Geneva Green Group looks beyond recycling

Mon, 20/12/10

Global environmental problems sometimes appear to be beyond our control as individuals. The reality is that UN staff can contribute a lot in their day-to-day lives to building a more sustainable world – beginning in their own organizations.

Of course, there are already a number of major, official processes underway to make the UN more sustainable. These include the work of the Environment Management Group, initiatives such as Greening the Blue and UN-wide action to calculate carbon emissions and develop emission reduction plans. The Secretary-General has also urged the UN Secretariat and UN agencies, funds and programmes to lead by example and become climate-neutral and many organizations, including UNOG, are already taking measures in support of this objective.

More low-key but no less exciting is the growing number of grassroots initiatives that are flourishing thanks to UN staff members who want to see change happen fast, and are working to achieve this wherever they are and with however much time they have available. These initiatives support the overall objective of “greening the UN” and recently an informal Geneva Green Group has been formed. All those motivated to bring about environmental change are encouraged to join!

Some of the activities include:

  • Promoting tap water. The purpose behind this initiative by UNECE staff is to promote tap water and reduce waste from plastic bottles. The plan is for the Services Industriels de Genève (SIG) to test the quality of drinking water in the Palais des Nations, given the age of the pipes in the buildings. Following this, staff members aim to launch, together with cantonal authorities, an awareness initiative to increase the use of tap water for drinking and reduce the use of disposable plastic bottles. Dates for testing the water should be established shortly. Once this is done for the Palais des Nations, SIG may also perform testing at other UN buildings, if needed.
     
  • More sustainable cafeterias. Over 300 staff from UN and non-UN agencies recently signed a letter to DSR, the company that manages the cafeterias at the Palais and in many other buildings. They asked that DSR promote the use of ceramic rather than paper cups, reduce single-use plastic waste and offer bio-degradable rather than plastic cutlery. At a subsequent meeting between staff focal points and DSR, the company noted its existing commitment to sustainable practices and committed to, for example, offering reusable ceramic cups unless customers explicitly request paper ones. These small actions could dramatically reduce waste and give a more favorable impression to UN visitors.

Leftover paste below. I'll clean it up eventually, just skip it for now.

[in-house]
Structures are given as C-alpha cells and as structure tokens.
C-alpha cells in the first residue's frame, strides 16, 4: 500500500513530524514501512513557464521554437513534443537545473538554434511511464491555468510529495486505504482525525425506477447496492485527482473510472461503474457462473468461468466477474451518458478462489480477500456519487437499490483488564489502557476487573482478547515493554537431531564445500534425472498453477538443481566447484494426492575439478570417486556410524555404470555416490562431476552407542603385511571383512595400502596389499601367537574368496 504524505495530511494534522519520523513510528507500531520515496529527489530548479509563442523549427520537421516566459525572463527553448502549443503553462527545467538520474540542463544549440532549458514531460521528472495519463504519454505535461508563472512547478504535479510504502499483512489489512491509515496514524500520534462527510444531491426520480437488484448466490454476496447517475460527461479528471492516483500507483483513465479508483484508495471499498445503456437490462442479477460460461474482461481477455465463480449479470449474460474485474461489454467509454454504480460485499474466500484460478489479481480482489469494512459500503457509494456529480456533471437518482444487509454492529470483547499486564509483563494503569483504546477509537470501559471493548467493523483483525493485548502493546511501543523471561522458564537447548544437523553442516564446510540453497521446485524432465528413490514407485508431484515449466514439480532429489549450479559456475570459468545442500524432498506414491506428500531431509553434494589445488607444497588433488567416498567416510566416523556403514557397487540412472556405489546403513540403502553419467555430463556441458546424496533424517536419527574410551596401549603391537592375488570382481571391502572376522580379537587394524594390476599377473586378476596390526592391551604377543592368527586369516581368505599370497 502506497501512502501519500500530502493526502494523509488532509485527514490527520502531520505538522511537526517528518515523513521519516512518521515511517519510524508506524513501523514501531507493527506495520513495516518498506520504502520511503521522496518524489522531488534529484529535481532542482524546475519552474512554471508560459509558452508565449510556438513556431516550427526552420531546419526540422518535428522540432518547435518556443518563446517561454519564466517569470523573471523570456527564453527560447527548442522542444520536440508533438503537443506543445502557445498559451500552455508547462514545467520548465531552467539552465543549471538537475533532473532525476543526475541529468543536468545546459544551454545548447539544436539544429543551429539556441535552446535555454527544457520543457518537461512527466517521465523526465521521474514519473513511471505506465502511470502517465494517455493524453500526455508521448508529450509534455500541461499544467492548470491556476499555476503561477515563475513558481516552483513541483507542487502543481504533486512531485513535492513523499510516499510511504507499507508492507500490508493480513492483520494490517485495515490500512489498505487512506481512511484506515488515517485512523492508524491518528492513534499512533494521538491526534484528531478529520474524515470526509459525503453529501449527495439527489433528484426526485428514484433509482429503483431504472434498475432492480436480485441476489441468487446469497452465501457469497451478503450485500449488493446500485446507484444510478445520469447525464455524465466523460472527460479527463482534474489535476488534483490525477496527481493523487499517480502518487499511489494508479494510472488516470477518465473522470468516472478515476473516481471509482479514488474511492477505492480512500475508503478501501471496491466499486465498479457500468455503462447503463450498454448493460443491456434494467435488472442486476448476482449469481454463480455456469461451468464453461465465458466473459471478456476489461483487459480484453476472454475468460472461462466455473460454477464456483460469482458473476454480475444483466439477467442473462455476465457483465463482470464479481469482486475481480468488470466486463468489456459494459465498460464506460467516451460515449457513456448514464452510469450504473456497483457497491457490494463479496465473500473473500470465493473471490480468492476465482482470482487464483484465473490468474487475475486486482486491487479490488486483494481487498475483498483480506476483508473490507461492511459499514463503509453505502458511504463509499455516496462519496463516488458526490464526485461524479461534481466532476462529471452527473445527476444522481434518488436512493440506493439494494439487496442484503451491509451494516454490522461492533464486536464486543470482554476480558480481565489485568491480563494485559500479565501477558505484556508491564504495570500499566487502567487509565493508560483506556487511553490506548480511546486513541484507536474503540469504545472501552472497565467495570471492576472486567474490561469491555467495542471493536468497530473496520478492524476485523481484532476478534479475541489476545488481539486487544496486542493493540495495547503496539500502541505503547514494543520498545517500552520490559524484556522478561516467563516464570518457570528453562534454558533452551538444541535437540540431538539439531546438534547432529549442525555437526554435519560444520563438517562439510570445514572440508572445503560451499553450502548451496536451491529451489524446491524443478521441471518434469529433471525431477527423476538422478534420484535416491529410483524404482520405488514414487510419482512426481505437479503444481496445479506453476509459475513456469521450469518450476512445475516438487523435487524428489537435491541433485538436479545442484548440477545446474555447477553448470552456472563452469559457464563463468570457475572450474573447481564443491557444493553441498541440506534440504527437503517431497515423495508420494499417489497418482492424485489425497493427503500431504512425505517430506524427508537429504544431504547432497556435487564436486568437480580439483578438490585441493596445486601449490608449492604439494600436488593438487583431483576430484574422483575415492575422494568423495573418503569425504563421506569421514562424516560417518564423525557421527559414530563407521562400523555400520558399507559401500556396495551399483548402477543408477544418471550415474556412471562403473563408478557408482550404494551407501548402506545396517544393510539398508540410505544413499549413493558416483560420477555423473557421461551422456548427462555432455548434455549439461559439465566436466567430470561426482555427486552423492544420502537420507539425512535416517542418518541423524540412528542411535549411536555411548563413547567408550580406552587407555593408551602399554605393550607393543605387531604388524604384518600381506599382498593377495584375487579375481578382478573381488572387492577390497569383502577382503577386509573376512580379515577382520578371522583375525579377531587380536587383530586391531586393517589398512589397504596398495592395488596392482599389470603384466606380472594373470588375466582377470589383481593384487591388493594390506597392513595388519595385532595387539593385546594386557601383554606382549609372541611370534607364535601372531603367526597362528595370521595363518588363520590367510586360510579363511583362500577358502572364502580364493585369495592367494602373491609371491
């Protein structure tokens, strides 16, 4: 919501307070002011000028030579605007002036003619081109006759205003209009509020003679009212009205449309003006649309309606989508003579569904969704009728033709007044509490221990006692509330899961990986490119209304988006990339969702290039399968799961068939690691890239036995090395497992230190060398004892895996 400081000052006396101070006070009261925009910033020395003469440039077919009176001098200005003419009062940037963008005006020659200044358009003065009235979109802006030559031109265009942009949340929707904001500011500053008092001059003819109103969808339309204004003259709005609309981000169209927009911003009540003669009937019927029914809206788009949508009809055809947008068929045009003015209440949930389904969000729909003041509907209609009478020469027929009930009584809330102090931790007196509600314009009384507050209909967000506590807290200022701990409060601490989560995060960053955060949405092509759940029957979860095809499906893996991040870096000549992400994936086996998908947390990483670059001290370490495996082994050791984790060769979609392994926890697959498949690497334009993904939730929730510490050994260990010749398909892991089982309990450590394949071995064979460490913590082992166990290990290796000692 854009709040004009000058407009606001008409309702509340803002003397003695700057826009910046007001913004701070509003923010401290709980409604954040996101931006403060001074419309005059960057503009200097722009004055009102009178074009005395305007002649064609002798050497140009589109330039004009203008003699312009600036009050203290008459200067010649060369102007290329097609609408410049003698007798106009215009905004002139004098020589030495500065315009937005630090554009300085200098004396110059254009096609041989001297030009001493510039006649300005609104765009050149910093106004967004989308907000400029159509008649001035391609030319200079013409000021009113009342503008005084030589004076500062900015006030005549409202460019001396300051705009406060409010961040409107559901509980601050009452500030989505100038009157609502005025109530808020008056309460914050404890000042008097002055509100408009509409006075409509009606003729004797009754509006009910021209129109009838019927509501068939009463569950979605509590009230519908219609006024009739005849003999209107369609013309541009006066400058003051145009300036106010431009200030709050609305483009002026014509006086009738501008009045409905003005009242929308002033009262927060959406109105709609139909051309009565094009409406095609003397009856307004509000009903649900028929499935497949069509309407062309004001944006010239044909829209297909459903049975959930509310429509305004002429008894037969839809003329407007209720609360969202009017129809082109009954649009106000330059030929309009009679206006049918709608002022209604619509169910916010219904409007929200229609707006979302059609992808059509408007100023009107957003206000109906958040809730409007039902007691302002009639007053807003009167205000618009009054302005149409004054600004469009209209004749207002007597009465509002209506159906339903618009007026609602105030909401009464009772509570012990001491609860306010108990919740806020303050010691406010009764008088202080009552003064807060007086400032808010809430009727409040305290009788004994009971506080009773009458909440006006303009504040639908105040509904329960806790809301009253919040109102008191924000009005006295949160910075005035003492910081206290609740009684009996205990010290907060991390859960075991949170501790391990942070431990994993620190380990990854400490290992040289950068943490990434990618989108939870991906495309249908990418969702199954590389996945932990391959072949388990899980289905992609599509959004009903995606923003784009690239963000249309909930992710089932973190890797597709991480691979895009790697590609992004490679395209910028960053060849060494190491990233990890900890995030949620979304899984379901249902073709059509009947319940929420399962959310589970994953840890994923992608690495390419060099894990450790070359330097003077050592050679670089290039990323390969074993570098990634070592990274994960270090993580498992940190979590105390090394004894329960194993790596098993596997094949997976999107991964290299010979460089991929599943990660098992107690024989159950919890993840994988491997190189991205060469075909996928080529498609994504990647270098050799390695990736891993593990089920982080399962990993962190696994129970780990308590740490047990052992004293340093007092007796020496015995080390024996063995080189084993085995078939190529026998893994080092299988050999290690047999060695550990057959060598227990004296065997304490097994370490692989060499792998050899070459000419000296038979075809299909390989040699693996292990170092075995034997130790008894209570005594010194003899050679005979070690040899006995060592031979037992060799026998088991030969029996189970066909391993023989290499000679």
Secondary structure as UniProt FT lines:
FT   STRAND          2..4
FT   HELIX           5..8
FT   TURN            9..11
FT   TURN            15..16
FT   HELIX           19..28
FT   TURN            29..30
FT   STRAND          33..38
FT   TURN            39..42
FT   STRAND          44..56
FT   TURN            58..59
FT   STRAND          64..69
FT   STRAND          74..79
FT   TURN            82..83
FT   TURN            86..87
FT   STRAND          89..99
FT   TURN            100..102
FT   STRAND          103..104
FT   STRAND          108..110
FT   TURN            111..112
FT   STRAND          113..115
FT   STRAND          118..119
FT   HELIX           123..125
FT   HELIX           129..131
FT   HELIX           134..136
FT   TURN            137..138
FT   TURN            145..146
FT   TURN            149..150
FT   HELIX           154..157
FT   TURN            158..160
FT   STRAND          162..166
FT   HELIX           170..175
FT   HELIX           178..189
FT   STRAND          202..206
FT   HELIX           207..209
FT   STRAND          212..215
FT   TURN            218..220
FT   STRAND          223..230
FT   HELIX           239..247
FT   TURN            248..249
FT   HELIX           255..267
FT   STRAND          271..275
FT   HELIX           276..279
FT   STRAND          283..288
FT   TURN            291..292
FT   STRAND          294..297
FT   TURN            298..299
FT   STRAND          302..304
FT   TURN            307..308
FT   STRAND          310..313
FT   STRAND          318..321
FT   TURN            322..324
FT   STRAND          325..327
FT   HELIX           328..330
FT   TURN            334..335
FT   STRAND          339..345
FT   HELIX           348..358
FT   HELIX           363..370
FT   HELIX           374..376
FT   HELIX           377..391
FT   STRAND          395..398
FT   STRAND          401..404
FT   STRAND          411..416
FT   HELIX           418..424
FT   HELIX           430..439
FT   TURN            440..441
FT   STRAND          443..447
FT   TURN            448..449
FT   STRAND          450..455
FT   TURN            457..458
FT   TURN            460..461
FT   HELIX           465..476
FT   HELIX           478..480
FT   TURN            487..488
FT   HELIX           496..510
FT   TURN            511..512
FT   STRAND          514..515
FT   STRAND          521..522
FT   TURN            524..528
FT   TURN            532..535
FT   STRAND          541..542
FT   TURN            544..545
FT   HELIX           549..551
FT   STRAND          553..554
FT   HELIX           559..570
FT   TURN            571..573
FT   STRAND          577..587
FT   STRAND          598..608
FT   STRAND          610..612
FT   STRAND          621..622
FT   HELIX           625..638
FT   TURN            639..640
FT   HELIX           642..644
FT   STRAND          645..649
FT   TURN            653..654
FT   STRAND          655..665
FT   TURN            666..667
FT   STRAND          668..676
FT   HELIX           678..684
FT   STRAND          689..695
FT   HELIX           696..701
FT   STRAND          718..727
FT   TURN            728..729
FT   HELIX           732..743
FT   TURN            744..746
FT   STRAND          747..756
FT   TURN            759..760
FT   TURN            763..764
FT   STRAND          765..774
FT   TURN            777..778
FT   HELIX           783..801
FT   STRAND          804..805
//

• Green transport. In OHCHR, based on an idea from a staff member, a bicycle navette scheme has been officially launched in its two buildings, Palais Wilson and Motta. Bicycles and helmets are available in both locations for the use of all staff members wishing to use them to commute between the two buildings.
     
  • Sustainable procurement. In various organizations, staff members are not waiting for guidance or rule changes but quietly shifting over to recycled and FSC-certified paper for photocopiers and printing whilst continuing to adhere to the UN Financial Regulations and Rules on procurement.
     
  • Idea sharing. The organizers of these grassroots activities have started informal lunchtime meetings of what is becoming known as the Green Group Geneva. The idea behind these informal meetings is to exchange information on what is going on in the different offices at the grassroots level, to brainstorm and seek inspiration and encouragement from one another. So far the group includes staff members from UNECE, OCHA, OHCHR, ITU and ITC.

What motivates these staff? Why not simply let the larger official UN processes run their course?

Motivations differ but a common theme is that staff members want a workplace that reflects their values. Another issue is credibility. Many staff members believe that before the UN goes out to help the rest of the world, we must first have our own house in order. More broadly, there is recognition that this is simply good practice: a green workplace has many benefits: employee retention, potential cost savings and benefits for the health and well-being of staff members. Finally, these staff members want to go beyond actions that involve only themselves and simply recycling paper and cans. They want to take actions that can have broader and more cumulative impacts, but require only a small investment of time and energy.

If you also want to ‘go beyond recycling’ and make a difference with however much time you have available, consider connecting with other members of the Green Group Geneva to share ideas and inspiration. It is completely informal, non-bureaucratic and everyone is welcome. If you are interested in joining the group, please send an email to green@ohchr.org.

This article was written by J.Drake and taken from the UNSpecial N.701, December 2010

Categories: Energy, Leadership, Procurement, Travel, Staff Engagement